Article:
Hello and welcome to this new Ghost of a Tale update featuring a unique papercraft gift for you! But first some news about the game’s development.
Over the past couple of weeks we’ve been very busy transitioning to the latest version of Unity. A move which proved (at least at first) to be pretty much a catastrophic one and generated quite a lot of stress.
It is a transition I dreaded but unfortunately there was no choice; we needed the bug fixes and the new features. Long story short; after the upgrade almost all the game’s shaders broke, resulting in a “pink screen” (Unity’s way of letting you know in no uncertain terms that your shaders are broken).
So with the help of Joachim (the developer of Shader Forge, a great tool to create shaders in Unity) I had to manually fix each of the game’s shaders (and materials) one by one. After which everything (at least visually) was back to normal.
There were also a plethora of issues with other third-party assets but I only have praises for their developers who responded very quickly to my cries for help (a special mention to Stephan, the developer of TextMeshPro and Diogo & Ricardo from Amplify) and provided us with stellar support.
And I am indeed quite relieved to say the situation is now back under control! 🙂
As you may know Ghost of a Tale uses a couple of third-party assets (AI, C# tweening, etc…) but the way I picked them up is not just based on their intrinsic quality; it is the professionalism of their coders that makes them extremely valuable. And once again, without their help and the genuine concern and support of Unity people (thanks Chris!) that could have been an even more stressful event.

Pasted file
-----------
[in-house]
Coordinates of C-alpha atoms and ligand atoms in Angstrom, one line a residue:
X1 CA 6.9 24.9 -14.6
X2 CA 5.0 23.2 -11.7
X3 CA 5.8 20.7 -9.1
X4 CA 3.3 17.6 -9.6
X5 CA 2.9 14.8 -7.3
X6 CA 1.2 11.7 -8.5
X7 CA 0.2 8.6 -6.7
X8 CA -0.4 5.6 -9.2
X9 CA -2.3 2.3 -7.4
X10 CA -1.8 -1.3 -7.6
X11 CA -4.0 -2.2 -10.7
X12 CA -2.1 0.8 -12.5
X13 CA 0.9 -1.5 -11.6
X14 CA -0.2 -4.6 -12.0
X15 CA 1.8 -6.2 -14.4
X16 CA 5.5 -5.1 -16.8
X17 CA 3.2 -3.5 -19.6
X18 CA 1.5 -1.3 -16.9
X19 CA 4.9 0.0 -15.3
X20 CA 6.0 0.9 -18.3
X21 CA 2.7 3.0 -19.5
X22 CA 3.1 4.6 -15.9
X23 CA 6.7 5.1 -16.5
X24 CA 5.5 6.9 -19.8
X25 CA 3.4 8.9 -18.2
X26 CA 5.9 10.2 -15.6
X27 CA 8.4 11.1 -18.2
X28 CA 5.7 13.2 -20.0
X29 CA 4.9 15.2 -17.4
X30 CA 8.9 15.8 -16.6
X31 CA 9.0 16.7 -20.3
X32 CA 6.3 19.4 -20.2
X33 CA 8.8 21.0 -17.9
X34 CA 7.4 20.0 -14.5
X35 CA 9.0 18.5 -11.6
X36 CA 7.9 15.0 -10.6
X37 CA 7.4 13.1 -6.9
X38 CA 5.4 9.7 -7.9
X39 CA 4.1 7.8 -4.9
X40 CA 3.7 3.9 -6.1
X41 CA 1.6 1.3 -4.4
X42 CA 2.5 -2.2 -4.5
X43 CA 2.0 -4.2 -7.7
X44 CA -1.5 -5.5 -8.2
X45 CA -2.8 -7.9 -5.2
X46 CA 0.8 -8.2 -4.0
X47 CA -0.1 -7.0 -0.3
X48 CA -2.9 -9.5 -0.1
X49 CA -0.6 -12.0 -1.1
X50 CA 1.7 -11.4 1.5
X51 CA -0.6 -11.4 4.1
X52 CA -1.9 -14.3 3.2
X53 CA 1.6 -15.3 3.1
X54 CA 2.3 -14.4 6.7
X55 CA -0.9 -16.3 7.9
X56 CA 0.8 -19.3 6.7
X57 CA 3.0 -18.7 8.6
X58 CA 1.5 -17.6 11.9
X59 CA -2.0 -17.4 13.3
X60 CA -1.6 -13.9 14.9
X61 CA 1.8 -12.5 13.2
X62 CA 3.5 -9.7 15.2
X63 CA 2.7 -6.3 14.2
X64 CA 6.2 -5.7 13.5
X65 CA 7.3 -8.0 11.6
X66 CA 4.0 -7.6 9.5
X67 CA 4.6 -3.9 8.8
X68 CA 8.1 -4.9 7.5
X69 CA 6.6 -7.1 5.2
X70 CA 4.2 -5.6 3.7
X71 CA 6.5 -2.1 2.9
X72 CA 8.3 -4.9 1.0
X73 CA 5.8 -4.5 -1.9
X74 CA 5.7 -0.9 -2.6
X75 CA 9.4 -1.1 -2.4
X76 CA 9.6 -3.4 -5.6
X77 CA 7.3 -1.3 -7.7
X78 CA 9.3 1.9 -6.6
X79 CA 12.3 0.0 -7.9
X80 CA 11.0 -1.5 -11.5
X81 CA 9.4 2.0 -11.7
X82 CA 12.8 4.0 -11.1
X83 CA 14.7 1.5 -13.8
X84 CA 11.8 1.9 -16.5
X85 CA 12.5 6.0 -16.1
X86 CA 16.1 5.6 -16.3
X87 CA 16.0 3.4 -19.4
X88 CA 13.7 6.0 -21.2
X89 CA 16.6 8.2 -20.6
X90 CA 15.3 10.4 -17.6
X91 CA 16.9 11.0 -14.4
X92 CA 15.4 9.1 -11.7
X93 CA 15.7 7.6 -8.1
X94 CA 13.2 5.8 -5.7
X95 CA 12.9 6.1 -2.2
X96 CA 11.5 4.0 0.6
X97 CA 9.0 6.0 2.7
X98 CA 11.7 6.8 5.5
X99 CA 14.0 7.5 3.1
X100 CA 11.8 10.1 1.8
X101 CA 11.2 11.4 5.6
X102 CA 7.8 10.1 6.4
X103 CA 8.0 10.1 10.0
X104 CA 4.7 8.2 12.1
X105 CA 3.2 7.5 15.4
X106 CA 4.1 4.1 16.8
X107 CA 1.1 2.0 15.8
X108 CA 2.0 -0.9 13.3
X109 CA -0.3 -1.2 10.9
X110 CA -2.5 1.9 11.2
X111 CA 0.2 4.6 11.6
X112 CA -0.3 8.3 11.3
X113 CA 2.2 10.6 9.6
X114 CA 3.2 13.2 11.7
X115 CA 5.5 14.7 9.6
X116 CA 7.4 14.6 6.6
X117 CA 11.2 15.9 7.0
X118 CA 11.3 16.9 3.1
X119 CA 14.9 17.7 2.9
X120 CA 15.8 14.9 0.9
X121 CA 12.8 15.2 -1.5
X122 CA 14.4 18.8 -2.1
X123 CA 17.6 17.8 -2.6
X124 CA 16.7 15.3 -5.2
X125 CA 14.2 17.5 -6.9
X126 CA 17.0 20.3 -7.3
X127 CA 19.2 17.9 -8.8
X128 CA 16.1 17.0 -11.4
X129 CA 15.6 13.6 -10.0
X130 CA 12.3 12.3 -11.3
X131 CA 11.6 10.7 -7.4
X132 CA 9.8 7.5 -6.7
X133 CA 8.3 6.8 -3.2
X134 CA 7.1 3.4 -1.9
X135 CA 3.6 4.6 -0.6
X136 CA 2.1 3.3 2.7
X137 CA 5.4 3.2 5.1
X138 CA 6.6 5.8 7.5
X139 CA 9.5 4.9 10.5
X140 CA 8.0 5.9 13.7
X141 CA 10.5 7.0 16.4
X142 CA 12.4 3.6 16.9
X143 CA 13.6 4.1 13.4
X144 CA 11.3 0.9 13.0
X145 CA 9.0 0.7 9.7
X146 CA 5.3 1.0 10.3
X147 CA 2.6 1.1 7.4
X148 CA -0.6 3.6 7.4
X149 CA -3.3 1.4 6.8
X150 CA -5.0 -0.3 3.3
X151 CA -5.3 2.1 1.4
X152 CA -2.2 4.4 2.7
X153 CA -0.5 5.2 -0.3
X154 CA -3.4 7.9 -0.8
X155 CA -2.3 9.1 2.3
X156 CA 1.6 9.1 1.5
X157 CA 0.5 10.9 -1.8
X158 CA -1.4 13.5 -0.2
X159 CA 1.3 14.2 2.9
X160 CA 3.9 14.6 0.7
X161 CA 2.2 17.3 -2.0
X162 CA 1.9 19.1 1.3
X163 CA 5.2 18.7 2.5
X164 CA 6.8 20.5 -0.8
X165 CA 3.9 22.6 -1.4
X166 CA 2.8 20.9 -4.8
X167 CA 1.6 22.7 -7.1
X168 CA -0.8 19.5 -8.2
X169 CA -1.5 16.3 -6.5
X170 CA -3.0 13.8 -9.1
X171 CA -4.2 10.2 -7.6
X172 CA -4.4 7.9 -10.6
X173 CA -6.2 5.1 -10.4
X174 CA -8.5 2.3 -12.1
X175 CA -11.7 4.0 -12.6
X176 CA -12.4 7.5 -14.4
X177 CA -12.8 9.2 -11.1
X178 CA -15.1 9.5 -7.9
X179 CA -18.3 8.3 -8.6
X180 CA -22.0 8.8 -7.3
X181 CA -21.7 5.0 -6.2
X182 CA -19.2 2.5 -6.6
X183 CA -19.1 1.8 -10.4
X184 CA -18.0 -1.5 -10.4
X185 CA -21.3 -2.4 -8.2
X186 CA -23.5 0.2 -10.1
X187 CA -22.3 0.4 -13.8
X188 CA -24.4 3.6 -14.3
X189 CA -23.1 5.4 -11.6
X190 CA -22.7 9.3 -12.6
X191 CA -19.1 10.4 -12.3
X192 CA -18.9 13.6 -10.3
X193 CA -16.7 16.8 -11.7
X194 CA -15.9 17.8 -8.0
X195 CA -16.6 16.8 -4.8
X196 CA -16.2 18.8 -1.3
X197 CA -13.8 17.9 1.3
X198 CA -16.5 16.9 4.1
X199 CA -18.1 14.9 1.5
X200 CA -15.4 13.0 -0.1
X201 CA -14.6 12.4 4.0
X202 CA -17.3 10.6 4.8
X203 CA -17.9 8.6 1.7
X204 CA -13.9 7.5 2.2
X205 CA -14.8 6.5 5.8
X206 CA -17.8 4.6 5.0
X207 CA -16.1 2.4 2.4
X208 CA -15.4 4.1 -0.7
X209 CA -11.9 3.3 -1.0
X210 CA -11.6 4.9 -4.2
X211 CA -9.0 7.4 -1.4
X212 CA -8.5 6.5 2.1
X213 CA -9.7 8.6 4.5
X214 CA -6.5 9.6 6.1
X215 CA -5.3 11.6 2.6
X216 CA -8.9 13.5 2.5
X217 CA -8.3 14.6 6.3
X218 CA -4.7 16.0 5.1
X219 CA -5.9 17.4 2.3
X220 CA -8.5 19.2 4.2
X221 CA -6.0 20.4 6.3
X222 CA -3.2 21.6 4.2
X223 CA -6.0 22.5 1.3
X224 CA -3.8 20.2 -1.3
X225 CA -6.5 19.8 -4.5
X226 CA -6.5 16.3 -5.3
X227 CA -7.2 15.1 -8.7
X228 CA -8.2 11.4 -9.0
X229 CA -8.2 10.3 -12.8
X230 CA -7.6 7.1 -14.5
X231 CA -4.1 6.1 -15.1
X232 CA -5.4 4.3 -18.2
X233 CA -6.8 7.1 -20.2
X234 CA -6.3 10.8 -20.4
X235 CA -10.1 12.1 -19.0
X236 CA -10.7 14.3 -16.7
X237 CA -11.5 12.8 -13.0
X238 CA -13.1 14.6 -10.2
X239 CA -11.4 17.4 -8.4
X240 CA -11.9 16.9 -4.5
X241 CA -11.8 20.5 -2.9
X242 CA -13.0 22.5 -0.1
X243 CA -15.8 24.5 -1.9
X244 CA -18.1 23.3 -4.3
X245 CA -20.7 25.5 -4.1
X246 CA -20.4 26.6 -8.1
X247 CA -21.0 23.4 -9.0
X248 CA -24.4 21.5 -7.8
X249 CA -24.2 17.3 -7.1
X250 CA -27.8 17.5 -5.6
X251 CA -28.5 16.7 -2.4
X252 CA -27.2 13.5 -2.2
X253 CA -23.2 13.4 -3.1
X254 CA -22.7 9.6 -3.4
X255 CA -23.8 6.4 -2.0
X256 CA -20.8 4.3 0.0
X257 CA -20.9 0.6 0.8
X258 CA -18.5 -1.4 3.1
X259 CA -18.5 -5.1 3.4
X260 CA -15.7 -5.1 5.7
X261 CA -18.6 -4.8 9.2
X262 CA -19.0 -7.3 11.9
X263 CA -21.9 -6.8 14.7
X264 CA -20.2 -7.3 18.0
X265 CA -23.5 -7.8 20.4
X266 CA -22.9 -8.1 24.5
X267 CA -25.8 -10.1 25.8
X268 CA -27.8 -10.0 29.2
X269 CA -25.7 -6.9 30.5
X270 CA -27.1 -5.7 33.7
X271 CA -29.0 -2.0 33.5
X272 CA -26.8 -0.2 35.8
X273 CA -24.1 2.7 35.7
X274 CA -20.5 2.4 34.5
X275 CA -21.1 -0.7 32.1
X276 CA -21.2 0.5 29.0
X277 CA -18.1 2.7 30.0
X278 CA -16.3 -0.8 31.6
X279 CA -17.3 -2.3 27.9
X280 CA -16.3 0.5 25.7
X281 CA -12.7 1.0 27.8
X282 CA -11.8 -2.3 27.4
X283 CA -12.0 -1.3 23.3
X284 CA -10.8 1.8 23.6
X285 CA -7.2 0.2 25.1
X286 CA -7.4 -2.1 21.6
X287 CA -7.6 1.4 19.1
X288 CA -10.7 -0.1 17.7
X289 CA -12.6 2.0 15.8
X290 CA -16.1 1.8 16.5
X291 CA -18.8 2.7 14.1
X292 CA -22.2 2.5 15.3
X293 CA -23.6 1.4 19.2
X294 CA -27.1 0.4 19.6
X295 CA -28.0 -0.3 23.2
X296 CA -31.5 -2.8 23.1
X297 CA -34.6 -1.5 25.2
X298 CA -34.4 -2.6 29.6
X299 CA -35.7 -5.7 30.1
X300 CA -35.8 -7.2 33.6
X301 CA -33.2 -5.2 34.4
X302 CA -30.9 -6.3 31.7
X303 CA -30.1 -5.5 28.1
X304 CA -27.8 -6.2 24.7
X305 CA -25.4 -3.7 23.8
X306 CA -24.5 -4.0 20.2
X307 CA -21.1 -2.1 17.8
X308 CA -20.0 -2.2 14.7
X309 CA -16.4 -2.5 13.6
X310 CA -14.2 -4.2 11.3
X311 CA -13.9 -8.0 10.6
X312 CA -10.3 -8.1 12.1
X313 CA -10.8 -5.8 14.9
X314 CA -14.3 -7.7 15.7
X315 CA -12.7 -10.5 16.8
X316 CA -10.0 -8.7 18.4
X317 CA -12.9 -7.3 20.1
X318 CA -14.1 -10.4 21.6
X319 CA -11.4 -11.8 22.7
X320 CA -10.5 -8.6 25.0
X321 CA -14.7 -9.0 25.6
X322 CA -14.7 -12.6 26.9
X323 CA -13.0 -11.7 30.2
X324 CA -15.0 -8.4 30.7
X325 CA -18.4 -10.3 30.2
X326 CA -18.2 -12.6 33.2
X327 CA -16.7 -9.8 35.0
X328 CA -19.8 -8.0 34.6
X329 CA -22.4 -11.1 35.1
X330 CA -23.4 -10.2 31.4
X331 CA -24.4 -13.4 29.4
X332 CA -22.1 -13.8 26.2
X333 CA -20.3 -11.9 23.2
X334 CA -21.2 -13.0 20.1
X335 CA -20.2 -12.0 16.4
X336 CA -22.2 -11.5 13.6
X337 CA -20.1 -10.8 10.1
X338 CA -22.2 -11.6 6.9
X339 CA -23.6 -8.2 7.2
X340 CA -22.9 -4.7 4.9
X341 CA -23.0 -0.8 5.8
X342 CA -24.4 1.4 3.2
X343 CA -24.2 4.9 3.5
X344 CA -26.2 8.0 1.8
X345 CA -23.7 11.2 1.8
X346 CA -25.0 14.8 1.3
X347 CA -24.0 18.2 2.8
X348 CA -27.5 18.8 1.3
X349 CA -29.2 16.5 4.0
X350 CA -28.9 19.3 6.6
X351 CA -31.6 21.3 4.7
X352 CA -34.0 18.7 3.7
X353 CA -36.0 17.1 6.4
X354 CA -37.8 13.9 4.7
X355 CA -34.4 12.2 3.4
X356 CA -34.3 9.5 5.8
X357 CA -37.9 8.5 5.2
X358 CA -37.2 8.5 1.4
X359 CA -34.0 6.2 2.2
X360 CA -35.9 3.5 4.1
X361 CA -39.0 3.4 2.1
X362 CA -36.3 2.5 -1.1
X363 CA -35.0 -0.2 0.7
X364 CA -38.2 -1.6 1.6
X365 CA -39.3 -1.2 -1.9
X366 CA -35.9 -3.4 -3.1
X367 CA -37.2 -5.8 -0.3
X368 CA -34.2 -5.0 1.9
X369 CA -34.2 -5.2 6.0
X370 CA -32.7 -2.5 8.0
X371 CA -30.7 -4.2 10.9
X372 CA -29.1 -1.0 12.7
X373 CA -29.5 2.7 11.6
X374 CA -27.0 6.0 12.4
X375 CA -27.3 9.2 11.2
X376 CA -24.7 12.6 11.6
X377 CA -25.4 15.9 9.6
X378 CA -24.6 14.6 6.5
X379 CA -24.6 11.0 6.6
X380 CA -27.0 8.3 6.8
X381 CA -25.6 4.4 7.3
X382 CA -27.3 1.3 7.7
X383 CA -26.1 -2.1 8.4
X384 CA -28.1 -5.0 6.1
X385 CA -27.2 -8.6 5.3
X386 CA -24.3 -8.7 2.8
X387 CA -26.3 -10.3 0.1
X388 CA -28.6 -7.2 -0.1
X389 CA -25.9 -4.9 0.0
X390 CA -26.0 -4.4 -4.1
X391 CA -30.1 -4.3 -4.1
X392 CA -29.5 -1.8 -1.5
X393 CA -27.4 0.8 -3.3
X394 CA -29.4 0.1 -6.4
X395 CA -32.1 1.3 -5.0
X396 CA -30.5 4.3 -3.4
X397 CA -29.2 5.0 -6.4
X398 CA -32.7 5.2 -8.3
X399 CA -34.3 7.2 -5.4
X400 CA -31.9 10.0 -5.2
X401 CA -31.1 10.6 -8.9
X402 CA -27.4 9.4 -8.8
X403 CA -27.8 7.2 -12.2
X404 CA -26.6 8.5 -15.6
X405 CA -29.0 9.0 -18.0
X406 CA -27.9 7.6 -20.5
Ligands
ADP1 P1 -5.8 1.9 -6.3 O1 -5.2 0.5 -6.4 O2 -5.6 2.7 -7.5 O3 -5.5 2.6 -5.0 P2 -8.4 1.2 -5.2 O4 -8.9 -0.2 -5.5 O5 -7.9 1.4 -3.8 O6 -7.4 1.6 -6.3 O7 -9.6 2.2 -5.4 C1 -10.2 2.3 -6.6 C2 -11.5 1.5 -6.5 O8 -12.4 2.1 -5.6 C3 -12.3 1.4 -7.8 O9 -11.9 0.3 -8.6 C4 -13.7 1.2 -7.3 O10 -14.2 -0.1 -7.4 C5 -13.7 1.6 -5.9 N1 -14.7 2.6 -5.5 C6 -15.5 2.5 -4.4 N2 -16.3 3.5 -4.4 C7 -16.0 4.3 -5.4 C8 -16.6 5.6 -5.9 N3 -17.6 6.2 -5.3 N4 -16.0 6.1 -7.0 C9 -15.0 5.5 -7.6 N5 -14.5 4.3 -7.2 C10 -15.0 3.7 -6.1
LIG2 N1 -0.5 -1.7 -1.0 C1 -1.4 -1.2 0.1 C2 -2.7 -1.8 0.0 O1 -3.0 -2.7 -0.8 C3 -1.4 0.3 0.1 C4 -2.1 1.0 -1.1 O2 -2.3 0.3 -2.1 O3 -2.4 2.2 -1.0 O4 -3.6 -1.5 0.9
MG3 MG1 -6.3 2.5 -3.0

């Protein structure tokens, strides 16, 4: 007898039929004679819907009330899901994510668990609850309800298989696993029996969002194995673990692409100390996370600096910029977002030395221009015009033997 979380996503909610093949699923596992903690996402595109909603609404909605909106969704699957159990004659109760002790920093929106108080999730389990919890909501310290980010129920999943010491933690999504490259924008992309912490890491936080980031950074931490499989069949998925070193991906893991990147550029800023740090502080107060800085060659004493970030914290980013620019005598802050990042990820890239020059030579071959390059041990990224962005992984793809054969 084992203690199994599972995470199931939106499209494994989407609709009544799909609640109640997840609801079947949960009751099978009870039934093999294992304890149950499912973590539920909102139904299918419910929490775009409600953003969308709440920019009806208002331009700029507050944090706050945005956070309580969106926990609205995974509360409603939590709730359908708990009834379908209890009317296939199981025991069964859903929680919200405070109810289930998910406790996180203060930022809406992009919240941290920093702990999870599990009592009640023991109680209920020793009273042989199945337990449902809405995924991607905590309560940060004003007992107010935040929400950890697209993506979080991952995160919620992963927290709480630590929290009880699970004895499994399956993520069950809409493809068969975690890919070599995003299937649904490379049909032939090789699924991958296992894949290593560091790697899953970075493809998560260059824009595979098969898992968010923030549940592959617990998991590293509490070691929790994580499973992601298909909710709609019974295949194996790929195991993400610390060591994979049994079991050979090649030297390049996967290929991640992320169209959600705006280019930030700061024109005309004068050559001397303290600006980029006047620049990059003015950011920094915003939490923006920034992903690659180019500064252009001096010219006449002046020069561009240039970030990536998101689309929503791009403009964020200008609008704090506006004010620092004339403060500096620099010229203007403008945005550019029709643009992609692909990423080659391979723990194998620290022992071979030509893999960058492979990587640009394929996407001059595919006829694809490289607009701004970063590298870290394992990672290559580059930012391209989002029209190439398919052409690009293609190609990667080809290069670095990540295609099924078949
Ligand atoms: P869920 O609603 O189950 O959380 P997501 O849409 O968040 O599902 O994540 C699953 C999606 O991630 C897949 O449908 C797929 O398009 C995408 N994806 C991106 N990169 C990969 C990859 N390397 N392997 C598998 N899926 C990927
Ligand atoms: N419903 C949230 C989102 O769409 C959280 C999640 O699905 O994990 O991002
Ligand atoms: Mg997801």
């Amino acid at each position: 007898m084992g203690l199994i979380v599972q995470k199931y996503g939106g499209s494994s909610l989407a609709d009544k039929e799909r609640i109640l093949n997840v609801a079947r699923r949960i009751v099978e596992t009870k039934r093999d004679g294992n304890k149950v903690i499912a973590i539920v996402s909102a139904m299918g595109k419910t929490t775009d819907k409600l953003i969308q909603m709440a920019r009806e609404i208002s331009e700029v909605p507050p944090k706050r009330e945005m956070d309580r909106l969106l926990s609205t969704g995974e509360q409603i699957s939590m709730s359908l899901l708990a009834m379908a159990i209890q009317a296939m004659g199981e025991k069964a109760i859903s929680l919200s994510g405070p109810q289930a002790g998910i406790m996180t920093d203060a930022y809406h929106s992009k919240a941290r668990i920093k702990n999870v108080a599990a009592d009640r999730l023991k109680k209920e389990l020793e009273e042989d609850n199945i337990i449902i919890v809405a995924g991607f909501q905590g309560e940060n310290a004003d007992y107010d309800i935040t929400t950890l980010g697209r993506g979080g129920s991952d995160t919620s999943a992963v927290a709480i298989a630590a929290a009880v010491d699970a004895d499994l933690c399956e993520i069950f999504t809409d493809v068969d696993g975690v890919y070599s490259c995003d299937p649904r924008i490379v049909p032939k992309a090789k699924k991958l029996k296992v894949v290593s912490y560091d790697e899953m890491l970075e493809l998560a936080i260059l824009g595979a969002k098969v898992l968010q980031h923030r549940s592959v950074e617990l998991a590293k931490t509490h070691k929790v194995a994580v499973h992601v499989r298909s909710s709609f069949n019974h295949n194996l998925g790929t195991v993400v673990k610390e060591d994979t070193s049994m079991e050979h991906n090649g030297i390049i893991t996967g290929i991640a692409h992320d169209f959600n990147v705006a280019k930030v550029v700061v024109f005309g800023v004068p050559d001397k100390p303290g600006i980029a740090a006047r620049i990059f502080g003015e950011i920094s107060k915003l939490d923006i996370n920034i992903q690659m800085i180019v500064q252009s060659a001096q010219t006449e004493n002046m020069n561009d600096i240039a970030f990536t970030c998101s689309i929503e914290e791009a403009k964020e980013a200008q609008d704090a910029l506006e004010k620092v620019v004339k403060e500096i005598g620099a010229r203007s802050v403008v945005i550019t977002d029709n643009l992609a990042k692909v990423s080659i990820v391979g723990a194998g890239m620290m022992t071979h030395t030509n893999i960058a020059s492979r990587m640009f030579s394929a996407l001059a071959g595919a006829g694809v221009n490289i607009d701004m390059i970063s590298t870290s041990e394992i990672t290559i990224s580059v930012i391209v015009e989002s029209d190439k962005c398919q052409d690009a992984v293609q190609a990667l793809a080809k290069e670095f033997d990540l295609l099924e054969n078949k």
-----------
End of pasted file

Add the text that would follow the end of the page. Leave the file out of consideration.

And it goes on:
So we’re now back to work, toiling on things like integrating Unity’s new scene streaming system (Cyrille’s got a grip on that), fixing bugs, adding the remaining features and making tweaks. One such tweak included making the sliding door’s levers a little more readable (they used to be smaller and very dark before):
And now for our Christmas gift to you: how would you like to have your own papercraft Tilo to adorn your desk? 🙂
Well Paul lovingly prepared just the thing for you: if you possess a little patience and moderate finger coordination you’ll be able to create this little papercraft figurine of our favorite musical rodent! All you have to do is print out this PDF file and follow Paul’s instructions! Note that this is a revised and improved version of the one he did during Gamescom last year.
Finally all of you guys who backed up the game on Indiegogo (starting at 10 euros) should have received by now an email asking for your “credit name” information (that’s your name as you would like it to appear in the game’s credits). I did get a couple of undelivered emails bouncing back (maybe ten or so) but it would seem 99% of them reached their destination.
And that’s the end of this update. In closing, Paul and Cyrille join me to wish you all happy holidays! 🙂